At no time did Mr. Williams borrow money to finance the operation of the Schedule F activities.

Mr. Williams discussed the prospective cattle operation with his brother, who owned a ranch in the Texas Panhandle and had experience in ranching activities. We note that his brother's ranch is in a different part of Texas with a landscape very different from the ranch property in these cases.

The Gillespie County Extension Service agents generally know how many animal units can be sustained on certain parcels of land because the terrain and the grasses that grow in Texas can vary from county to county.

With respect to rendering the ranch property suitable for the cattle operation, Mr. Williams determined that he needed to build adequate perimeter fencing, clear the cedar trees and junipers, and clear the creek beds.

At a time not established by the record, Mr. Williams brought a few head of cattle onto the ranch property to begin the cattle operation. Thereafter, Mr. Williams incrementally acquired cattle for that operation on the ranch property. At no time did Mr. Williams advertise the cattle operation under a trade name or business name. During the years at issue Mr. Williams devoted approximately six to eight hours a week working on the ranch property moving cattle from one pasture to another, repairing perimeter fencing, and repairing broken gates.

On the record before us, it is unclear exactly how many head of cattle Mr. Williams acquired, when he acquired them, or how many were on the ranch property in a given year. The earliest indication that we have in the record before us is that on his 2007 Schedule F, Mr. Williams reported that he purchased "four bred Angus cows" on September 28, 2007. Mr. Williams testified, however, that he may have purchased cattle before 2007 and failed to report those cattle on his returns. Moreover, Mr. Williams also testified that he has had anywhere from 15 to 25 cattle on the ranch property during a given year. At the time of trial in these cases, Mr. Williams had approximately 19 head of cattle on the ranch property.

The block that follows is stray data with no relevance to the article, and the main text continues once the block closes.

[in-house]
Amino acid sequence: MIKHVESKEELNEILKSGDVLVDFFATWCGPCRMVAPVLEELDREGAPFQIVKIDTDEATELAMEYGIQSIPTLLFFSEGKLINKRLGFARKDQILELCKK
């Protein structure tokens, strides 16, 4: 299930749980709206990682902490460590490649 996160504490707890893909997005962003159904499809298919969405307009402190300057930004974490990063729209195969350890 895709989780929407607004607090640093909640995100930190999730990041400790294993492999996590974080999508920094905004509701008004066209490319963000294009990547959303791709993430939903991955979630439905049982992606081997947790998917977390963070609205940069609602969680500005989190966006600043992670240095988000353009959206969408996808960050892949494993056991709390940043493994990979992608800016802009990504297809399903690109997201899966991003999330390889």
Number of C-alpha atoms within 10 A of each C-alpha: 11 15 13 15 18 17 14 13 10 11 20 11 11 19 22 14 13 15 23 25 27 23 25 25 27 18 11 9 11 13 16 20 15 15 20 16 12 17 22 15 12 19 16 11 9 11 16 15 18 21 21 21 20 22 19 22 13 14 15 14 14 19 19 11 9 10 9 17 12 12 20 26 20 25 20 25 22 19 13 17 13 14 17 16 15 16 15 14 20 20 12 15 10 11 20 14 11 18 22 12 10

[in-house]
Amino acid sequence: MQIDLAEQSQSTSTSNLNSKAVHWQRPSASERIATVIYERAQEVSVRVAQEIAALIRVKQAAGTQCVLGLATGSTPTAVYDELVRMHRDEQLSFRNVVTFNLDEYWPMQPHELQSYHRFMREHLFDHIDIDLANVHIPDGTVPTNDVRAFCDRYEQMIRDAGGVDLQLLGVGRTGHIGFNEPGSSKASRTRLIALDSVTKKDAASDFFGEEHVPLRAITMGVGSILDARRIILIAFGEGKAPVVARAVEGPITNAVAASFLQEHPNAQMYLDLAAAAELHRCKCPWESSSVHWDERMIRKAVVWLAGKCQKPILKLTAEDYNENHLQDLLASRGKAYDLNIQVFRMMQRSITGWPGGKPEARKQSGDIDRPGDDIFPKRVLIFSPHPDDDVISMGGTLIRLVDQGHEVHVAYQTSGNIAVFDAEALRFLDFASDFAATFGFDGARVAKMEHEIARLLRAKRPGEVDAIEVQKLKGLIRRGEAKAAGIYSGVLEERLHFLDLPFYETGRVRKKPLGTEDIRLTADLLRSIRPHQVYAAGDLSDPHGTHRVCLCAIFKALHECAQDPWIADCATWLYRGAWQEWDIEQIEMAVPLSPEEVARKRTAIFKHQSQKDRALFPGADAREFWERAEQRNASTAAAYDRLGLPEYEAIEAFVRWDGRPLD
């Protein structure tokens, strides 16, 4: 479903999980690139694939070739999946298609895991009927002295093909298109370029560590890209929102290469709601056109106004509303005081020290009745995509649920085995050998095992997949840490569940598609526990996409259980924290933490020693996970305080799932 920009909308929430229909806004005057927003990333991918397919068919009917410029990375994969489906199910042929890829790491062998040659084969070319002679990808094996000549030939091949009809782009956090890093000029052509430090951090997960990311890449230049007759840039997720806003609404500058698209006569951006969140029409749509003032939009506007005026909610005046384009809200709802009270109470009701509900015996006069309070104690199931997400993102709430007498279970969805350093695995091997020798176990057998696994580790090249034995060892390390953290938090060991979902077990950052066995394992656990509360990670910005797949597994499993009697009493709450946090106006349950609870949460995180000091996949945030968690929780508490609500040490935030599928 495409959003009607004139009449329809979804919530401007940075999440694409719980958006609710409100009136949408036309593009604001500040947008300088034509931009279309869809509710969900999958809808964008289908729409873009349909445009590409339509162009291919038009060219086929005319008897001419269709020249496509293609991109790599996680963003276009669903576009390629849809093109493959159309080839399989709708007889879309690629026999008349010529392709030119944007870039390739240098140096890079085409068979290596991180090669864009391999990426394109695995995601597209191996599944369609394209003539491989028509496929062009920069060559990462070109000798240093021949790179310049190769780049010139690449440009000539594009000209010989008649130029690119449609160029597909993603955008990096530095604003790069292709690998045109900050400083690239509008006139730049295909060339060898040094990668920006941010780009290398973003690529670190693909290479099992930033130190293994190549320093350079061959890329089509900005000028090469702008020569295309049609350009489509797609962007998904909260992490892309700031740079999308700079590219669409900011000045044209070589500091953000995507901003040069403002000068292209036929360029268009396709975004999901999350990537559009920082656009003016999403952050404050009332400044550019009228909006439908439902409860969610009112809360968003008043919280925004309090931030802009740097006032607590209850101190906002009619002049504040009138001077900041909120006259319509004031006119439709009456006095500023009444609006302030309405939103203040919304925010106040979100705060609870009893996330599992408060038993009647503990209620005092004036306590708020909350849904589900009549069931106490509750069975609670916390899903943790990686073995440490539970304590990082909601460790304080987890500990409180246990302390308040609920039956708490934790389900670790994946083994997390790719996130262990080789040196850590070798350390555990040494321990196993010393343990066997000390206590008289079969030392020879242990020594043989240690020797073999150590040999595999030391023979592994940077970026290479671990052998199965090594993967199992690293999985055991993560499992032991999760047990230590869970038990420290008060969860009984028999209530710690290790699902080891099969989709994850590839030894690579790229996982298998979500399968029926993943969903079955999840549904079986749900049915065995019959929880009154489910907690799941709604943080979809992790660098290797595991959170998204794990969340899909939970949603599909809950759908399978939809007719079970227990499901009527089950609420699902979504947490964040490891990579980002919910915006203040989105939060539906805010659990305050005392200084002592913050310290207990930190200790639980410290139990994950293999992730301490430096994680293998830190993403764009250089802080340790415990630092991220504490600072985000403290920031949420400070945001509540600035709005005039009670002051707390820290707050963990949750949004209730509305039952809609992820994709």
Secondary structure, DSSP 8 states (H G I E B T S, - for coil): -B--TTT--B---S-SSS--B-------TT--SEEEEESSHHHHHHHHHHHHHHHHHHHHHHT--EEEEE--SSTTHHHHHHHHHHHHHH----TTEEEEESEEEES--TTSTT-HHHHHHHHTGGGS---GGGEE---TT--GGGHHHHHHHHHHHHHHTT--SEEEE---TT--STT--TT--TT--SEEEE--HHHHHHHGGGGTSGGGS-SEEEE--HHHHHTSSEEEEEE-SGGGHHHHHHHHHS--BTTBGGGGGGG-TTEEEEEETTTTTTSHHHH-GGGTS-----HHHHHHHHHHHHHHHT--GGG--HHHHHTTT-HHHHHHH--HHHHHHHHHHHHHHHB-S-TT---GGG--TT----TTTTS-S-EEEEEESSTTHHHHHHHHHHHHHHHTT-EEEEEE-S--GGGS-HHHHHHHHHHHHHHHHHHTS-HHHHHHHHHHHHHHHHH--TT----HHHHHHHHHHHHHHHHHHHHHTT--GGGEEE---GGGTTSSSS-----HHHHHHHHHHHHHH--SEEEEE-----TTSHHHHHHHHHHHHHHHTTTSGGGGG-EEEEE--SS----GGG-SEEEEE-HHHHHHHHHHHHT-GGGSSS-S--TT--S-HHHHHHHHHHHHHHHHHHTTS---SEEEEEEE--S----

D. Employees on the Ranch Property

Beginning in 2006 Mr. Williams hired two employees to help him. From 2006 through 2008 Mr. Williams employed Russell Everett, a commercial welder. During his time at the ranch property, Mr. Everett built and repaired the perimeter fencing, erected metal buildings, and rebuilt the livestock pens on the ranch property. From 2006 through 2012 Mr. Williams employed Freddy Garcia. Mr. Williams did not check Mr. Garcia's background before offering him employment on the ranch property. Mr. Garcia, however, represented to Mr. Williams that he had previous cattle ranching experience on his family's farm in Mexico. Thereafter, Mr. Williams hired Mr. Garcia, who, during his time at the ranch property, raised Mr. Williams' cattle, kept track of the cattle records, and built perimeter fencing on the ranch property. In 2012 Mr. Garcia abruptly left the ranch property and took with him Mr. Williams' cattle records for 2006 through 2012.

On the record before us, it is unclear how many hours a week Mr. Everett worked on the ranch property, or how often Mr. Everett communicated with Mr. Williams with respect to decisions regarding the ranch property.

On the record before us, it is unclear how many hours a week Mr. Garcia worked on the ranch property or how often Mr. Garcia communicated with Mr. Williams with respect to decisions regarding the ranch property.

Mr. Garcia was responsible for keeping track of the cattle records during his employment from 2006 through 2012. The purpose of the cattle records was to remain in compliance with Texas State and Federal laws.

IV. The Modified Cattle Operation Plan

In 2013 Mr. Williams decided to transition the initial cattle operation to a cow/calf cattle operation. Mr. Williams decided to implement the modified cattle operation because he had encountered a series of problems on the ranch property, including feral hogs, fires, and the inability to build adequate perimeter fencing on the ranch property, that he believed were detrimental to the success of the original cattle operation.

The modified cattle operation did not require adequate perimeter fencing because cattle generally do not wander off the property they are born on. In contrast, in a feeder stocker cattle operation the cattle, which are not born on the property, will immediately leave it if it lacks adequate perimeter fencing.
After experiencing years of losses, in 2010 Mr. Williams leased 1,070 acres of the ranch property to Mike Powers for one year.